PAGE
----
Wall-to-Wall Equipment: Did Viktor Hovland drop a hint on his equipment landing spot?

June 17, 2019

Welcome to Wall-to-Wall Equipment, the Monday morning gear wrap-up in which GOLF equipment editor Jonathan Wall takes you through the latest trends, rumors and breaking news. This week, that includes Viktor Hovland’s big week with new Ping equipment, Gary Woodland’s covert change and much more. 

Instant impact

The last time we saw Viktor Hovland at the Masters, his equipment setup included TaylorMade’s M5 driver and P750 irons. The reigning U.S. Amateur champion, who’s expected to turn pro alongside fellow Oklahoma State teammate Matthew Wolff at the Travelers Championship, still had M5 in the bag during a practice round — alongside a new low-spin Ping G410 LST that wound up becoming a permanent fixture at the U.S. Open.

Luckily for Hovland, the driver change paid off at the best possible time.

The Norwegian not only led the field in strokes gained: off-the-tee at Pebble Beach, he finished the tournament plus-8.40 in the statistical category (nearly two full shots ahead of Xander Schauffele) en route to the lowest 72-hole score by an amateur in U.S. Open history (4 under).

“[The] driver is really fun as he’s really accurate with lots of face control,” said Kenton Oates, a Ping Tour representative.

According to Oates, Hovland kept the changes to a minimum with the driver, adding a couple grams of hot melt to the face to control spin and retaining the Project X HZRDUS Black 6.5 shaft from his previous build.

The low-spin G410 LST was joined by a split set of Ping iBlade/i210 irons. Split sets consist of at least two different iron models and are all the rage on Tour these days. The most common setup pairs forgiving long irons that produce a higher peak height with compact mid and short irons offering workability and flight control.

Instead of following the same script, Hovland chose to go with iBlade long irons (4-6) and i210 mid and short irons (7-PW). While i210 has a slightly larger profile than iBlade, Hovland found a lower, more controlled launch with i210.

The changes come at a curious time for Hovland, who made two significant alterations before his first professional start. While nothing has been confirmed, the timing of the Ping additions is worth tracking in the coming days.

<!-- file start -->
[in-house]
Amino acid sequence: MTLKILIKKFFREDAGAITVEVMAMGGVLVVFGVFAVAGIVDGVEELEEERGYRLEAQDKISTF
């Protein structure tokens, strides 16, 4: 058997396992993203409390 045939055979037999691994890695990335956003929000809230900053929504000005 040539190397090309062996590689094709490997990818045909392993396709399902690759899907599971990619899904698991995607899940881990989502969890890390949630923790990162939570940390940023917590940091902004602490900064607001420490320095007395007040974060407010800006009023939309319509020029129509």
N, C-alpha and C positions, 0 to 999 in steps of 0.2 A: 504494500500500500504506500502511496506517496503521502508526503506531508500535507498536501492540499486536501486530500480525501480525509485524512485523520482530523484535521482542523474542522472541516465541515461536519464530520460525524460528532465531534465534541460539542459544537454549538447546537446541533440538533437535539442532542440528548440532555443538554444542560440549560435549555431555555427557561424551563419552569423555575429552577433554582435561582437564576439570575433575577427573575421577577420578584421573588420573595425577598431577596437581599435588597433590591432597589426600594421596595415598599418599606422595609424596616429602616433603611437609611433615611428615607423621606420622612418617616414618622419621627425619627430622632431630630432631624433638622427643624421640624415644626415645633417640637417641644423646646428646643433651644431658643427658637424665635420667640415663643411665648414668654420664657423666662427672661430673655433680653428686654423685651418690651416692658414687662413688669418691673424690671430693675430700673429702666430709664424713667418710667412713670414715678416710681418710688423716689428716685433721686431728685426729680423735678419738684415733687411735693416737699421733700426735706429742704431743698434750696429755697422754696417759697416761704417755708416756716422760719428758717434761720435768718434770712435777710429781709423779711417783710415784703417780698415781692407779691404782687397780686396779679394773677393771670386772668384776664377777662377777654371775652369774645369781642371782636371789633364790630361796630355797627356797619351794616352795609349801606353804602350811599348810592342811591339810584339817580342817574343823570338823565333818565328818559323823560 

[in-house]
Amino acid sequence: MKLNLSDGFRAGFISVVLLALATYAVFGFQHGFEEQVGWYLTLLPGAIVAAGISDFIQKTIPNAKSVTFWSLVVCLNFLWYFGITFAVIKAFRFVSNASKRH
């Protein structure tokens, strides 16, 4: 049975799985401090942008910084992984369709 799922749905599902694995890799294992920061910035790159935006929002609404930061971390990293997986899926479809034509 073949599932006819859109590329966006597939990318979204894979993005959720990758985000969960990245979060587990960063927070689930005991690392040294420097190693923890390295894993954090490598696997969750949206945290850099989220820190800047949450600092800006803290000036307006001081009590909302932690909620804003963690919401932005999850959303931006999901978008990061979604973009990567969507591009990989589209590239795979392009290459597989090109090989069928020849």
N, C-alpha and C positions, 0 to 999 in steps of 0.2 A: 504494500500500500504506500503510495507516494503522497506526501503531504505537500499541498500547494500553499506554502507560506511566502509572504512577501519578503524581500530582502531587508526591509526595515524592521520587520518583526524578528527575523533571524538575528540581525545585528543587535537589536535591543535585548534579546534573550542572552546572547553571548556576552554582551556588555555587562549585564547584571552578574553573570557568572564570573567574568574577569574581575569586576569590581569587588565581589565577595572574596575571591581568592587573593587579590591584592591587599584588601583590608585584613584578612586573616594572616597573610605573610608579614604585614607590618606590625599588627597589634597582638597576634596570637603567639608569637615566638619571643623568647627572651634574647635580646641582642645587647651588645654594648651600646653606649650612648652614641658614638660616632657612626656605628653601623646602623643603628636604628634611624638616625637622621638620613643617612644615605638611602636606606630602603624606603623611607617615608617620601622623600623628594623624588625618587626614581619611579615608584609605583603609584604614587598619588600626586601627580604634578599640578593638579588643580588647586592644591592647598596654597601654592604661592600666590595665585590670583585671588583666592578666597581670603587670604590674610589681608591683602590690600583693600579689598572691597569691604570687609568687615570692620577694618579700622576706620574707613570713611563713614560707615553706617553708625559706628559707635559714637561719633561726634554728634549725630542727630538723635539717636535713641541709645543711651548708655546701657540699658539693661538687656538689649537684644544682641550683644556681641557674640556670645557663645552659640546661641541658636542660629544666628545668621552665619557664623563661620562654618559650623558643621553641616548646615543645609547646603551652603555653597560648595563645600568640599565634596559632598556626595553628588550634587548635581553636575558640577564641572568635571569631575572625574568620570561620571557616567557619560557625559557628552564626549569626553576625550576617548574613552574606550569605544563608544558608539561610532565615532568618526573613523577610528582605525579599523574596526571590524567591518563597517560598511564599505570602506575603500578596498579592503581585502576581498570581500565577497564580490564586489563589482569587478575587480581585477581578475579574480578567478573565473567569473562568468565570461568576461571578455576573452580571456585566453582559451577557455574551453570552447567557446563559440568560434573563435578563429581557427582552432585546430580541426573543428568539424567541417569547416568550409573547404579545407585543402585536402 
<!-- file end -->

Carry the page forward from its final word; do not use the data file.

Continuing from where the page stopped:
Covert club

Those who blinked likely missed Gary Woodland’s mid-tournament club change. It’s not uncommon for a player to change things up when the title is out of reach, but Woodland chose to go against the grain and replace his 18-degree Wilson Staff Prototype utility iron with a Staff Model Blade 3-iron following a second-round 65, which tied the lowest round ever for a U.S. Open at Pebble Beach.

Gary Woodland's Wilson Prototype utility iron.
Gary Woodland's Wilson Prototype utility iron.
Jonathan Wall

So what would lead Woodland to change clubs in the thick of battle? It likely had something to do with hitting certain yardages on a few holes at Pebble Beach — and maybe a stinger or two down the stretch, something we saw him do on a couple of occasions when a fairway-finder was necessary.

The difference in loft between the utility iron and 3-iron isn’t much — 18 degrees versus 20 degrees — but it was enough to get Woodland to shake things up during a critical moment in the tournament.

X marks the spot

Xander Schauffele traded his Odyssey Stroke Lab R-Ball putter for a Stroke Lab Tuttle and proceeded to finish T3, his fourth top-10 showing in the last six major championships. Schauffele ranked seventh in strokes gained: putting with the new mallet.

Schauffele tested Tuttle extensively early in the week and was drawn to how the three lines on the top of the head helped frame the ball for a more consistent setup and better alignment. The putter is 34 3/8 inches long with a Superstroke Traxion grip.

Launch it

Justin Rose inserted a TPT 15 LKP-LT-SW driver shaft at the Memorial before making another adjustment in the run-up to the U.S. Open. According to TPT representatives, Rose opted for a new 14 MLP-LT-SW shaft that was a full 10 CPM stiffer.